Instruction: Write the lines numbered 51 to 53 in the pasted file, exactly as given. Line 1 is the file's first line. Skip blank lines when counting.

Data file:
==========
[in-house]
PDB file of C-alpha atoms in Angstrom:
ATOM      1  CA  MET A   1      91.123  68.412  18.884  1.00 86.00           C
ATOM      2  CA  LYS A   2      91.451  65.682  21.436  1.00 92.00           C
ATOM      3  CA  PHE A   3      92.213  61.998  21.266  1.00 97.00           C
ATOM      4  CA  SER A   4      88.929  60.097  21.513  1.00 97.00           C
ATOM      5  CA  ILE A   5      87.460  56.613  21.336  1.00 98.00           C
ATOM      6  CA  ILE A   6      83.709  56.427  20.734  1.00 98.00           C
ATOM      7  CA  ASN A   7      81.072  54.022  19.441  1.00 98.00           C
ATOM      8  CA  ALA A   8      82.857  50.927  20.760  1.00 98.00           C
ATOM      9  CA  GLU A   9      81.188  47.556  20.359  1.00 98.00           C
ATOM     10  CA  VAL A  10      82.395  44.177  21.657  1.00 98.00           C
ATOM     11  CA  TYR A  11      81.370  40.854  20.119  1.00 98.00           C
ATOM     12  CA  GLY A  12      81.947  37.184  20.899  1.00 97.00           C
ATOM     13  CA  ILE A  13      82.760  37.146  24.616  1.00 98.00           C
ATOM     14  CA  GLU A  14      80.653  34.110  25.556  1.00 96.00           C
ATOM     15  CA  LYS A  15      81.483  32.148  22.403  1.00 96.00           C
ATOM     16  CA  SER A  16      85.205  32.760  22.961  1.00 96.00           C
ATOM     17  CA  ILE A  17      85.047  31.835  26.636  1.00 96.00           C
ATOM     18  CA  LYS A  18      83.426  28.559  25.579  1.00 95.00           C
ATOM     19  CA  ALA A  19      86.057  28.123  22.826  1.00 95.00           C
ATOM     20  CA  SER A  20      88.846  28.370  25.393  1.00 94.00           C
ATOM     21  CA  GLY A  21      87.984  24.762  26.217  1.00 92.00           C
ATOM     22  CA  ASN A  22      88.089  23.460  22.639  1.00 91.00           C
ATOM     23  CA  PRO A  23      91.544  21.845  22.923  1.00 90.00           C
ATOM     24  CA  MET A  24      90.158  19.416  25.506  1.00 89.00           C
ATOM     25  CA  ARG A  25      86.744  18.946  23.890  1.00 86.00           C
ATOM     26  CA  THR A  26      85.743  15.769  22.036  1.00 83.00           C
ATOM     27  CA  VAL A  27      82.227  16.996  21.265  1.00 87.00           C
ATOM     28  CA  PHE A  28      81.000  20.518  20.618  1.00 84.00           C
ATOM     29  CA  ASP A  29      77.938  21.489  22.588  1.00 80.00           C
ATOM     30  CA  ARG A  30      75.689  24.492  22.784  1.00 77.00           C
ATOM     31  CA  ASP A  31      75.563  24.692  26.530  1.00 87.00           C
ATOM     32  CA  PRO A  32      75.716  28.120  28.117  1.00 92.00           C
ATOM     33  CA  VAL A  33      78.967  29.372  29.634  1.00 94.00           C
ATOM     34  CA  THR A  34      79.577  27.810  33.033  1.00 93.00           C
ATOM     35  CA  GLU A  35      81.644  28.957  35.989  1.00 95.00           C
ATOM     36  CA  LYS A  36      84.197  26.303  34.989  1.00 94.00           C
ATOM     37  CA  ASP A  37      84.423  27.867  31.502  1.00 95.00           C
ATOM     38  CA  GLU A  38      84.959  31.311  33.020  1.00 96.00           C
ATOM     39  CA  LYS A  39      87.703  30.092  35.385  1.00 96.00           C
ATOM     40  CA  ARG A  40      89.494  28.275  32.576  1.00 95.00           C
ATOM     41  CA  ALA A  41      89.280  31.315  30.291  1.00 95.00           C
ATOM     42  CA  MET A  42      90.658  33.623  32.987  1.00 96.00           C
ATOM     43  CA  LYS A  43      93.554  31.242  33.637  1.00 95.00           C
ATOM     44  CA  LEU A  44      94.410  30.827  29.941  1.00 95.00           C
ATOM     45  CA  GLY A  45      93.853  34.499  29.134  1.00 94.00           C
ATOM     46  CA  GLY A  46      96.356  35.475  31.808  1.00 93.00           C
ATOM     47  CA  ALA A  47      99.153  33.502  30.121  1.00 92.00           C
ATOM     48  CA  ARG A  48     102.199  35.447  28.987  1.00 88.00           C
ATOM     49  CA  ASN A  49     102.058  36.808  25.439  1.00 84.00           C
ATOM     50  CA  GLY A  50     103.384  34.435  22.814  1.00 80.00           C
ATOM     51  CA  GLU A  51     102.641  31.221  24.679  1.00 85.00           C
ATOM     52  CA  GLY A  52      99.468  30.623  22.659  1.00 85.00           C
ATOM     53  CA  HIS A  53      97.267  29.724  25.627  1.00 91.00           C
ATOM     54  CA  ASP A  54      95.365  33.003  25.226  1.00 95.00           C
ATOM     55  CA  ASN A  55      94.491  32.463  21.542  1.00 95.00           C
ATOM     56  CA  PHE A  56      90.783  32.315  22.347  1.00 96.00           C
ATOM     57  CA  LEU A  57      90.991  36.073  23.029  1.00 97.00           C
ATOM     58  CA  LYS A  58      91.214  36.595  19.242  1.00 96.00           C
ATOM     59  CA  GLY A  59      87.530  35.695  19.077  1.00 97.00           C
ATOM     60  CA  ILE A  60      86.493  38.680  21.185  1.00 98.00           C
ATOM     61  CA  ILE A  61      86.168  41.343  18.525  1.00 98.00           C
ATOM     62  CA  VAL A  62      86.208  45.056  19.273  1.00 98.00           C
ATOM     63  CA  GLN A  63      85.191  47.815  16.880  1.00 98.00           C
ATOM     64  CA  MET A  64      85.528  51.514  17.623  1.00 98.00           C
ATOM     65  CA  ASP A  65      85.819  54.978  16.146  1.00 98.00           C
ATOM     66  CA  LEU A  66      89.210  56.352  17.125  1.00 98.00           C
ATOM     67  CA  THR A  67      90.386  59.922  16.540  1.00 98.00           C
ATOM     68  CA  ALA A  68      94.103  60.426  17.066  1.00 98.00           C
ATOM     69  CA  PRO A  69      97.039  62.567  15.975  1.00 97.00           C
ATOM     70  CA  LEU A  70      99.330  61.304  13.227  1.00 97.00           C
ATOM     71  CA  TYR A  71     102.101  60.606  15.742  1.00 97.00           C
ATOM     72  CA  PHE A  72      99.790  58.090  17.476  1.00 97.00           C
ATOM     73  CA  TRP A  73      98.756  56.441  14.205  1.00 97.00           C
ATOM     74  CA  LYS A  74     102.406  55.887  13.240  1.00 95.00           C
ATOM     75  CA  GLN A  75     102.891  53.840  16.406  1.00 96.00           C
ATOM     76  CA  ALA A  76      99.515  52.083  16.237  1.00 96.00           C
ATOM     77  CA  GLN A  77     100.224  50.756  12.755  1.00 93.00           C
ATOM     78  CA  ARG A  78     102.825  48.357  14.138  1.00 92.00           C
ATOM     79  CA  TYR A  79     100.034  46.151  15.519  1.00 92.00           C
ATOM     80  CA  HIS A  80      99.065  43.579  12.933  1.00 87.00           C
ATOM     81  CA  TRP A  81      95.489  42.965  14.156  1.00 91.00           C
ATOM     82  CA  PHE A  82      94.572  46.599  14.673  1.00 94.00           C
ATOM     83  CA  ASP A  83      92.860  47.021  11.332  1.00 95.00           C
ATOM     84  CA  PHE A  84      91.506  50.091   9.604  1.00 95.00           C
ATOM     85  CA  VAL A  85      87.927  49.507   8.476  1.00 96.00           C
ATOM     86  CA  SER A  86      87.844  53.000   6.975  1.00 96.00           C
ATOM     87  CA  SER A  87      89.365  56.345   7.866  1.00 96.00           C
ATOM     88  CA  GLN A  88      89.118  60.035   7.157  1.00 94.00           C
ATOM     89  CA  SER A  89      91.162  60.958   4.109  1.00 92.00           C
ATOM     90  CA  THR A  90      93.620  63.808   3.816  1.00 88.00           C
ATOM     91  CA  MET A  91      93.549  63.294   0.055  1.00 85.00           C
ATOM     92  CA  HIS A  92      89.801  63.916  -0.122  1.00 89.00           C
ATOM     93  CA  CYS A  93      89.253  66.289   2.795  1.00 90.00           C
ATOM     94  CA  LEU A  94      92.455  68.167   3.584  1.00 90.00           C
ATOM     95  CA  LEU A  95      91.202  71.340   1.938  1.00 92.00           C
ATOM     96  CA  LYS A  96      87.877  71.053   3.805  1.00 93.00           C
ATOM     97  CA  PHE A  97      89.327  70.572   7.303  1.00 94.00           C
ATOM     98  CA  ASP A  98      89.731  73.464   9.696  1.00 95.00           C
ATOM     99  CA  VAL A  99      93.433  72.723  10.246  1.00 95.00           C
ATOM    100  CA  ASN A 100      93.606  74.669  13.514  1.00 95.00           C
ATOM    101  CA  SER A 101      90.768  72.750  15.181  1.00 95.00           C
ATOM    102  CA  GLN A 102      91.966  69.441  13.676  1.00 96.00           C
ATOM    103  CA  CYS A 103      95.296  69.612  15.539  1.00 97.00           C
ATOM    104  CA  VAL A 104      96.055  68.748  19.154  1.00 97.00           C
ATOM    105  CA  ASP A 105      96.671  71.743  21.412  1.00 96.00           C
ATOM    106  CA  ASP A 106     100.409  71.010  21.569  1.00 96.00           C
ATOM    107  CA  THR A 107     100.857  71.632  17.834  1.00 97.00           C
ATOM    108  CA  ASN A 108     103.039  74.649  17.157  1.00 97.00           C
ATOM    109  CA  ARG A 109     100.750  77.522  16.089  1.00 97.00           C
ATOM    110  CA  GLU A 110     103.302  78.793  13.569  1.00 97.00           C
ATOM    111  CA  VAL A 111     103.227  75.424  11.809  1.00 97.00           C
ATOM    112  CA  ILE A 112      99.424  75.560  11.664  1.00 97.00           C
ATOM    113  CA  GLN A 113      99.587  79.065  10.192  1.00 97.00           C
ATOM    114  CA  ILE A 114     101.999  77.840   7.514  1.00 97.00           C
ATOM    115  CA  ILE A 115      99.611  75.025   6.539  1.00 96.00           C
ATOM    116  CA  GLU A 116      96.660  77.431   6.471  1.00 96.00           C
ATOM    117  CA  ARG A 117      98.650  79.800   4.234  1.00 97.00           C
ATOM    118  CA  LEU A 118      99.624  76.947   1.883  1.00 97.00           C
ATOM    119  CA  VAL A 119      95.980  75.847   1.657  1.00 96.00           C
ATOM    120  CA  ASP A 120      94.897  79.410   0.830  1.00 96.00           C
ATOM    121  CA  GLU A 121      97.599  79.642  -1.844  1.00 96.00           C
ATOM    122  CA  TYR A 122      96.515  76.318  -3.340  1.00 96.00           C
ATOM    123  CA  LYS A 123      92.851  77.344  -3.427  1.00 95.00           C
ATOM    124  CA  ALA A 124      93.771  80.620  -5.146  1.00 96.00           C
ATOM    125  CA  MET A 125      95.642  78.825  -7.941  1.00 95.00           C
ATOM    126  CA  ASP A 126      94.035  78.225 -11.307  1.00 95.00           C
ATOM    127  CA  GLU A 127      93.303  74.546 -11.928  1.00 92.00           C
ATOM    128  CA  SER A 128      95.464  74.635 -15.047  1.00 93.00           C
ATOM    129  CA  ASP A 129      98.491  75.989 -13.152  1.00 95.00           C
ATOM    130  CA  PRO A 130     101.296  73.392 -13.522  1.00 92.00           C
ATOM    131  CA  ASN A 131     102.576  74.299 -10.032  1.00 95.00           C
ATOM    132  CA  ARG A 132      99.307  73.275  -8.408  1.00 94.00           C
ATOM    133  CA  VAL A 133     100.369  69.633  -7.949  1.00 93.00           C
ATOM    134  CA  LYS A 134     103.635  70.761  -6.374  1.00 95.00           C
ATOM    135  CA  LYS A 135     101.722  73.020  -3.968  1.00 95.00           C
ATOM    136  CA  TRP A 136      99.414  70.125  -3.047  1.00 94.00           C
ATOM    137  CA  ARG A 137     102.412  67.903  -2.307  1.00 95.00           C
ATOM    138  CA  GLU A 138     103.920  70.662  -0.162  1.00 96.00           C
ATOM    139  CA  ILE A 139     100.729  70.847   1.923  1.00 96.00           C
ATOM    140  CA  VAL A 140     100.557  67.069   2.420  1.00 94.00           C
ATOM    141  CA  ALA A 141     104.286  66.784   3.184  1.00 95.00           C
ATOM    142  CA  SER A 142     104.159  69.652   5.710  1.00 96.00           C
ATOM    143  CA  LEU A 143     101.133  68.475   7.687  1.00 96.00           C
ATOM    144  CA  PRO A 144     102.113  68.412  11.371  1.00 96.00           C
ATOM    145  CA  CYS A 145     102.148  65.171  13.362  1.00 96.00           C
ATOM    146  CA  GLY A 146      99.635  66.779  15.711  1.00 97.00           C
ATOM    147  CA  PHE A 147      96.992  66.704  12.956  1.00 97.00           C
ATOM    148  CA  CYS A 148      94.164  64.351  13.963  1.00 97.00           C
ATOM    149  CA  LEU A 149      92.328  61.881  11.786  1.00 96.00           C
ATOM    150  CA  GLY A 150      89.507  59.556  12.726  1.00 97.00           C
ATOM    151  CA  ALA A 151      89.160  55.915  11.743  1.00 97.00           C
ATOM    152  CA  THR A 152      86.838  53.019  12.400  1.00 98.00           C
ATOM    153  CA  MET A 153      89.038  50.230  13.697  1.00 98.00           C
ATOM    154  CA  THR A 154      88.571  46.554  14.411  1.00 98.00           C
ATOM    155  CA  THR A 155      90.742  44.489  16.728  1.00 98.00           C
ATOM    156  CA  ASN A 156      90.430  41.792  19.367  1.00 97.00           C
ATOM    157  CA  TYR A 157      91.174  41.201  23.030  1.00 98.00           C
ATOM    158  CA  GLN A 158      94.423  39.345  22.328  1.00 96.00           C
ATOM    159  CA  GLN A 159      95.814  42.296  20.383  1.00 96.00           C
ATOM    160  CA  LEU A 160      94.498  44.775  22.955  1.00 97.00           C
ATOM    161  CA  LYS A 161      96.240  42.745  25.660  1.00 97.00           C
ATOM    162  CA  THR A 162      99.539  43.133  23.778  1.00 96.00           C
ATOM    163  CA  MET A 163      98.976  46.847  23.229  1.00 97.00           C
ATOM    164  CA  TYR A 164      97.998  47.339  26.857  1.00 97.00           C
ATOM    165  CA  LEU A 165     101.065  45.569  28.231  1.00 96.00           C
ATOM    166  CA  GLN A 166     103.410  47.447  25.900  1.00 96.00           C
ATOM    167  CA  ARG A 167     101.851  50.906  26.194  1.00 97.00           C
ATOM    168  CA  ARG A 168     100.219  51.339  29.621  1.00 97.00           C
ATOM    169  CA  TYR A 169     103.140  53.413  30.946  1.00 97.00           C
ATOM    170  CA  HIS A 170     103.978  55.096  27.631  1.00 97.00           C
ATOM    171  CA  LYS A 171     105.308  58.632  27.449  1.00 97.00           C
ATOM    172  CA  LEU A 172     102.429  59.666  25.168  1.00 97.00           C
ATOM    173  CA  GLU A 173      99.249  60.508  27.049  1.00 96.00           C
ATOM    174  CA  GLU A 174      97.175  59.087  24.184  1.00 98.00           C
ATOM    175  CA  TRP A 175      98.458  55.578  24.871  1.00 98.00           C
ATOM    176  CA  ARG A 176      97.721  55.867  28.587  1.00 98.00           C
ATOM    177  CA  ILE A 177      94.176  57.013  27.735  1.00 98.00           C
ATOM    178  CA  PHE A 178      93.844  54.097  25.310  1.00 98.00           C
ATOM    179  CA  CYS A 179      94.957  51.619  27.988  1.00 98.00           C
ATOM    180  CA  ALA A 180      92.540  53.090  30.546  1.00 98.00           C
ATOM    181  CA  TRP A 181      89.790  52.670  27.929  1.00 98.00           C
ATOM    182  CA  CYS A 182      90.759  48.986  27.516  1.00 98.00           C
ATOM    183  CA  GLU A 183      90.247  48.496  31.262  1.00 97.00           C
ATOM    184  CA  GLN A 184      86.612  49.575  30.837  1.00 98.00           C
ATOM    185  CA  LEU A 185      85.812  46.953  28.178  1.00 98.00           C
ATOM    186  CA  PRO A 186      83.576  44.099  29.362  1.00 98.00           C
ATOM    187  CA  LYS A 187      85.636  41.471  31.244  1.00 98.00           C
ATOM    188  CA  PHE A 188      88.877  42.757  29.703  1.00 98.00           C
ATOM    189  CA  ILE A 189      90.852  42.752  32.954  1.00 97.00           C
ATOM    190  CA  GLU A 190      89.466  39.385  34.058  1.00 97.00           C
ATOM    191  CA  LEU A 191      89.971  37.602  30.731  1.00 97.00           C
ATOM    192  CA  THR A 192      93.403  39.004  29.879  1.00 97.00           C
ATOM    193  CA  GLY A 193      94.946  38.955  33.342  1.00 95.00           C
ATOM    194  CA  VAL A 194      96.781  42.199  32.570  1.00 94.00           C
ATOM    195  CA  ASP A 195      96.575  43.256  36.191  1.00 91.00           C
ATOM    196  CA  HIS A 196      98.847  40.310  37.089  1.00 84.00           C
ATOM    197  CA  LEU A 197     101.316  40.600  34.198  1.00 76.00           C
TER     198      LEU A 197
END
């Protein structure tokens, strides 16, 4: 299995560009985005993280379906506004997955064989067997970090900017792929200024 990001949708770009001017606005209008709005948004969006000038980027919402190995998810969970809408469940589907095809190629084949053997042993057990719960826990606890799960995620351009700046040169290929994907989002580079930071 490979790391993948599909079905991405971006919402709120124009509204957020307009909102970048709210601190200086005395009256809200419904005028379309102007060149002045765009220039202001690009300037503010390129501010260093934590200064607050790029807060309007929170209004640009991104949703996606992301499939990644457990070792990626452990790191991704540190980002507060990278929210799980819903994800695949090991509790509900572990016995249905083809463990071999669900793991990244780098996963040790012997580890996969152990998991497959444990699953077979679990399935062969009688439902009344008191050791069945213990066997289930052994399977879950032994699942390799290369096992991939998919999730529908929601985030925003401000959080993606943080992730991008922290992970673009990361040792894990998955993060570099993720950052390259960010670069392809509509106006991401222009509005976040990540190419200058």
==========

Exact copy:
ATOM     49  CA  ASN A  49     102.058  36.808  25.439  1.00 84.00           C
ATOM     50  CA  GLY A  50     103.384  34.435  22.814  1.00 80.00           C
ATOM     51  CA  GLU A  51     102.641  31.221  24.679  1.00 85.00           C